Ritadhvaja had to agree that Madalasa was right. But when Madalasa started to speak to Alarka in exactly the same way that she had spoken to his elder brothers, Ritadhvaja protested. This was not fair, this was not dharma. A prince should not be instructed such that he turned away from his dharma of ruling the subjects and protecting them. After all, Alarka had been born as the son of a Kshatriya.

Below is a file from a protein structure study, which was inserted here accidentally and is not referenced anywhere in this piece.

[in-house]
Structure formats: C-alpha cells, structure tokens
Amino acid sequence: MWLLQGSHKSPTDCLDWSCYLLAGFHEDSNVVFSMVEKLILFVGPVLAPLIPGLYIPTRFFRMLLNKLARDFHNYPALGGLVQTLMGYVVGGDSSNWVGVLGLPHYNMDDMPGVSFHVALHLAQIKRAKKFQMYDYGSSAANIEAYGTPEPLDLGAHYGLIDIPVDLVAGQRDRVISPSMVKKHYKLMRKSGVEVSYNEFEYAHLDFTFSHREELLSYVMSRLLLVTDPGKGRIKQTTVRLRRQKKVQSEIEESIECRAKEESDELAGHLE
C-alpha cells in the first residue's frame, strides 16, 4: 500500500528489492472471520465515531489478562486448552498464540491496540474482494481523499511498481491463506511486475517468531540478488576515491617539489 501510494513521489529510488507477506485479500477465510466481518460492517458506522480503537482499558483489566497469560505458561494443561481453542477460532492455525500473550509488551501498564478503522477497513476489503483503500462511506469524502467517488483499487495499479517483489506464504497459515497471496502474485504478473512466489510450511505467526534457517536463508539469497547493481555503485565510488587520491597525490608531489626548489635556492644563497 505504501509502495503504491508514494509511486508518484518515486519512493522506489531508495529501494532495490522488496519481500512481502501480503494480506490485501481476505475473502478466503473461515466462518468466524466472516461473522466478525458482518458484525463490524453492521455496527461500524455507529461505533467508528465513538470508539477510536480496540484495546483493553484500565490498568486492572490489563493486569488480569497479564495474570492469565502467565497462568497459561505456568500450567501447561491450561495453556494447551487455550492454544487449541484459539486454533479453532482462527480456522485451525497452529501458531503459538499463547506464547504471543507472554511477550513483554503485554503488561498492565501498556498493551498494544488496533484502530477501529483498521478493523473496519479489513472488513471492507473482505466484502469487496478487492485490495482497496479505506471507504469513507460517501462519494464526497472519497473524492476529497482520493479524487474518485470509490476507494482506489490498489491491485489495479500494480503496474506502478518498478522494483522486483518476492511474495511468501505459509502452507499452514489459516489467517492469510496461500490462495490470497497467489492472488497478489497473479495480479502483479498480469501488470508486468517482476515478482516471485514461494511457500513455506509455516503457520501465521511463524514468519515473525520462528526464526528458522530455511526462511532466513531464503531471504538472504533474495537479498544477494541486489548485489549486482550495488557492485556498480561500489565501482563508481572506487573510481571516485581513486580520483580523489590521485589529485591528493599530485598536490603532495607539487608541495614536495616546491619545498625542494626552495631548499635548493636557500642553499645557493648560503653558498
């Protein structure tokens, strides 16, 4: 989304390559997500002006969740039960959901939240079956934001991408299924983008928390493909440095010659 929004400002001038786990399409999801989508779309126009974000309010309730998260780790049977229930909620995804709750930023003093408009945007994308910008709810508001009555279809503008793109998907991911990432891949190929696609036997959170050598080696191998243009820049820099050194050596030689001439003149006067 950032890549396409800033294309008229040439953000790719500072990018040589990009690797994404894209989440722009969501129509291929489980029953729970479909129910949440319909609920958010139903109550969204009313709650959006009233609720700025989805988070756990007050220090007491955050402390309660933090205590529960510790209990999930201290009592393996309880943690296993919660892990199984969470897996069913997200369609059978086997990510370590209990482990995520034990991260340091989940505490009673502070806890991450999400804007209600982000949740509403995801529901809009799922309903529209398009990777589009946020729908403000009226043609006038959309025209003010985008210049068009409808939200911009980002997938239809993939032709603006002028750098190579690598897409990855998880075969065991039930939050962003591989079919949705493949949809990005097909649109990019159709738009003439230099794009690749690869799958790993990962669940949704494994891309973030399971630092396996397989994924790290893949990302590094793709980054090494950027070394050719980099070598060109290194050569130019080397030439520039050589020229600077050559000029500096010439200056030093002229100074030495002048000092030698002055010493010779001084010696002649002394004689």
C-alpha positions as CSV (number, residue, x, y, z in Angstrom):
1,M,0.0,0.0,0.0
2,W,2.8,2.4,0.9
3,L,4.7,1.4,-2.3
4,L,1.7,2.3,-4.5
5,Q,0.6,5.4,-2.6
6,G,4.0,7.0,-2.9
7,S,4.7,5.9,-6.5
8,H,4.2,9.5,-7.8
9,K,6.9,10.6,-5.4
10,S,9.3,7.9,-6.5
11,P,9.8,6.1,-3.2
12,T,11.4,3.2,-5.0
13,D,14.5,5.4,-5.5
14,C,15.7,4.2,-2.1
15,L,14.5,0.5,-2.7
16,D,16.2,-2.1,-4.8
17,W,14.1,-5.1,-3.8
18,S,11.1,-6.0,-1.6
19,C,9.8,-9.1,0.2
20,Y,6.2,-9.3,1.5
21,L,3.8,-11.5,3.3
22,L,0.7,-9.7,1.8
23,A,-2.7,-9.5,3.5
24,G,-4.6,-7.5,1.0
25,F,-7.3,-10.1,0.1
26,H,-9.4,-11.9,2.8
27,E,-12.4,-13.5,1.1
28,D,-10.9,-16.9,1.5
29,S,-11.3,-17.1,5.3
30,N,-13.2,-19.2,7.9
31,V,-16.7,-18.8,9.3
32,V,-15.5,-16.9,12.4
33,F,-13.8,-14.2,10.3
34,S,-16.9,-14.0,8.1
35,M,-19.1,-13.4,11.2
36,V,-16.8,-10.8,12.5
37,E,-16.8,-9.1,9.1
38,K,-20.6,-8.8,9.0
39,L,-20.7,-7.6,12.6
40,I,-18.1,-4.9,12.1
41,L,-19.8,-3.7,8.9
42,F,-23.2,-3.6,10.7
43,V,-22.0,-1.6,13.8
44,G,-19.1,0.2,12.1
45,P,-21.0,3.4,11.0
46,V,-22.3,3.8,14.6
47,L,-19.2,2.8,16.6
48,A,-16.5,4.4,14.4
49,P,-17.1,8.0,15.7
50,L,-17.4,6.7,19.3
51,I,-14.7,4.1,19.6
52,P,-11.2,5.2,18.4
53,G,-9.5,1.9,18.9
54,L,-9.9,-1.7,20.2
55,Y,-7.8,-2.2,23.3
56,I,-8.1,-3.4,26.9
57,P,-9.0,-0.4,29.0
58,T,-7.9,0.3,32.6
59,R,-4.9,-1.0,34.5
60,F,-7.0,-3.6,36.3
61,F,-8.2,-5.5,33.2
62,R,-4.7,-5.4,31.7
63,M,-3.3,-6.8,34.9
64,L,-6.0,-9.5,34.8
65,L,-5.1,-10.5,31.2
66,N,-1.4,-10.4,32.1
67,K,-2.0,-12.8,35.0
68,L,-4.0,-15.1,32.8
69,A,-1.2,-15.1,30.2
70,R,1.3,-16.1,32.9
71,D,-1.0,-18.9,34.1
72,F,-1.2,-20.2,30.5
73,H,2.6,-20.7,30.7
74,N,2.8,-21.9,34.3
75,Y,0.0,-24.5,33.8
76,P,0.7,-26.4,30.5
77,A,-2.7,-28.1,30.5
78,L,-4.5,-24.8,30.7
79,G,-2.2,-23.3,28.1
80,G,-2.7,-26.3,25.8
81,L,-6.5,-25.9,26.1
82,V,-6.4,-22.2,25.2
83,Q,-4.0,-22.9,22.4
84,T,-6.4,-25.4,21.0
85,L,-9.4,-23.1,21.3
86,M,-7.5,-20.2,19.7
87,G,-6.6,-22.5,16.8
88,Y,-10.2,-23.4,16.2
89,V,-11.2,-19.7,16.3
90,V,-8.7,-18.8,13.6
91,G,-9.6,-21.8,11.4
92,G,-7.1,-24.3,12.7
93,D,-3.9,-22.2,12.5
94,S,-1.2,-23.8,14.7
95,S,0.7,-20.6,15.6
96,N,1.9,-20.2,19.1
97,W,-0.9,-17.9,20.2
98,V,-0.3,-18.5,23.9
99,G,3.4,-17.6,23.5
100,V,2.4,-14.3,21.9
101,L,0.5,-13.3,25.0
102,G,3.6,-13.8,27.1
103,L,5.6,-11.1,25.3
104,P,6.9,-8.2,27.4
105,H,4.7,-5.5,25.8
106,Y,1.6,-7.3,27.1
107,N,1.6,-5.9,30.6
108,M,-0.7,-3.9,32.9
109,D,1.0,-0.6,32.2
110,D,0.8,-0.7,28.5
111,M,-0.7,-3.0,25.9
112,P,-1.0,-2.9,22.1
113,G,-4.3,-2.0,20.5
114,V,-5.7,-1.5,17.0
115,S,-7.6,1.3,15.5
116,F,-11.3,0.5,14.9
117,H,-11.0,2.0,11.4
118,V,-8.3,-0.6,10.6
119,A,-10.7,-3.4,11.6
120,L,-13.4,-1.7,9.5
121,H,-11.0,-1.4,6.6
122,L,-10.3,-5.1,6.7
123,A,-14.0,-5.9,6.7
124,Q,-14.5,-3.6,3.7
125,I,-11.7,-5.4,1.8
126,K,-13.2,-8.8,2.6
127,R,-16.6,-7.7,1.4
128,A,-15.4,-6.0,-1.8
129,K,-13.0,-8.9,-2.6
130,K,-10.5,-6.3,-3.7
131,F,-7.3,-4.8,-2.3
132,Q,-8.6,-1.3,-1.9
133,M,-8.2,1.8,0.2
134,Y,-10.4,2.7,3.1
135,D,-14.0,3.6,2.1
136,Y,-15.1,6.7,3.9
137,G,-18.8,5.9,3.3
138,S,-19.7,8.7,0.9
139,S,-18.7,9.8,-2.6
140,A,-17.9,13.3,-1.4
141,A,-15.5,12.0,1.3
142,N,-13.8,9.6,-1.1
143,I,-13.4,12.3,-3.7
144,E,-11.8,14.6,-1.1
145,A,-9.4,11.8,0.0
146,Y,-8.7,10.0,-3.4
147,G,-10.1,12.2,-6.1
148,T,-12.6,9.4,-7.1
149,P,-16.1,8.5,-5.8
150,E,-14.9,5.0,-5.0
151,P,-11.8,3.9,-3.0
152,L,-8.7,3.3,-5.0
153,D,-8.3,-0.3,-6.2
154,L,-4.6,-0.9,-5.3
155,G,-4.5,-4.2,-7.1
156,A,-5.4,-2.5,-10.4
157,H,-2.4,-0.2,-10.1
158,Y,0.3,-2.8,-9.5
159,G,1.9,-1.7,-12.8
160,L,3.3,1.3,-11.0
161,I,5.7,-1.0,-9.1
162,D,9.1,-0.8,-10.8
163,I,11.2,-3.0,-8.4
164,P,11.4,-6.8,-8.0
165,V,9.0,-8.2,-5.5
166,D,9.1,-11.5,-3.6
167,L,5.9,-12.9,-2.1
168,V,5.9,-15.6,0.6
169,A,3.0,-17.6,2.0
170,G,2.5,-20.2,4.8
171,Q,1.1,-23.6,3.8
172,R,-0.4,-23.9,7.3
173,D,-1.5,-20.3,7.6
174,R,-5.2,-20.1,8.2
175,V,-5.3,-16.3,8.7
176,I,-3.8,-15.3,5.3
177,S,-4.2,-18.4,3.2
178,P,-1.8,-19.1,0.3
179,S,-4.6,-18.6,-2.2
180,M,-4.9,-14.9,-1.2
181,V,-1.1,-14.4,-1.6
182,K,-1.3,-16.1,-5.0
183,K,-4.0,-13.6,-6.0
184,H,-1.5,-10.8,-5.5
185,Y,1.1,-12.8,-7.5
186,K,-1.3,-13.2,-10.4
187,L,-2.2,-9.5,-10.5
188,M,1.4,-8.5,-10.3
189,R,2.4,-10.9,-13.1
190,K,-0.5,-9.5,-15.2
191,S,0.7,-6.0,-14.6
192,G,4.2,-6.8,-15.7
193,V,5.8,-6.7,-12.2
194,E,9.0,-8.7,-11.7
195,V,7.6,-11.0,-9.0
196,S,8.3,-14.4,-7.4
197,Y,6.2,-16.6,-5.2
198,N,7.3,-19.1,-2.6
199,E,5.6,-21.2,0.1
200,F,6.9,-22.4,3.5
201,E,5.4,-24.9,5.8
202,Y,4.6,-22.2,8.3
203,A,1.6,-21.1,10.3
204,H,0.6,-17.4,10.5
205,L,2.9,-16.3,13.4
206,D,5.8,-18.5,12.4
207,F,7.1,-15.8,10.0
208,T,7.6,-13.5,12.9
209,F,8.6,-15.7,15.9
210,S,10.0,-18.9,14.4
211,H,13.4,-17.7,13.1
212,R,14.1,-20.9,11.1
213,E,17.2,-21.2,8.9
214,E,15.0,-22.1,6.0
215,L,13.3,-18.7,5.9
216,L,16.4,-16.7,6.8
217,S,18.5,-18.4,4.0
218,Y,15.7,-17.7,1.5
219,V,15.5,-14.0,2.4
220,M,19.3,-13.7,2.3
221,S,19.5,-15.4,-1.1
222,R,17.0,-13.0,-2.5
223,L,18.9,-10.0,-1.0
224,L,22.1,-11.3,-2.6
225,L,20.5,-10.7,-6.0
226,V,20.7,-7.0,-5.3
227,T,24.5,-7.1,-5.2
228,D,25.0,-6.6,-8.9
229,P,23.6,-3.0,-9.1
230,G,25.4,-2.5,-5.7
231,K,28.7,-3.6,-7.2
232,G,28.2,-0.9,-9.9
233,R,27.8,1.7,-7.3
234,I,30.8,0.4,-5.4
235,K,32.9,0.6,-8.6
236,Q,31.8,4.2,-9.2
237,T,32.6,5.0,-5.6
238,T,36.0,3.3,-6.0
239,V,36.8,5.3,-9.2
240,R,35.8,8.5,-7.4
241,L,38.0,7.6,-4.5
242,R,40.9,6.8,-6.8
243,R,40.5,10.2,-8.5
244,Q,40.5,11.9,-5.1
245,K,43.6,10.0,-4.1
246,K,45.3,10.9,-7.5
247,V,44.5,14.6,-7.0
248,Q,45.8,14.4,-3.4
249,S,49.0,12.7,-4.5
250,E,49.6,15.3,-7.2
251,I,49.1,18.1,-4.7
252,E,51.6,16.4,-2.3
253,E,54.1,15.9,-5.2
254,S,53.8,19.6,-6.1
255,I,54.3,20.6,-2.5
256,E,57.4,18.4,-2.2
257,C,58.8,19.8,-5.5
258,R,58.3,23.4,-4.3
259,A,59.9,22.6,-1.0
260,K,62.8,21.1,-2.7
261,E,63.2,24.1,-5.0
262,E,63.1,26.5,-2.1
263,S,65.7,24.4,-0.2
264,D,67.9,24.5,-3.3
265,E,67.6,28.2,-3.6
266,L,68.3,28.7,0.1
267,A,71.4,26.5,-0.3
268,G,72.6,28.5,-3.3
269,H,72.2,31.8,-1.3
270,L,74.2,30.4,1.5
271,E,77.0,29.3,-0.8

At this, Madalasa taught Alarka about the dharma of kings. ‘O son! Do good deeds to friends and destroy those who are evil-hearted. Conquer the six enemies of kama [desire], krodha [anger], lobha [avarice], moha [delusion], mada [arrogance] and matsarya [jealousy]. Do not think about what is transient and use your understanding to counter delusion.’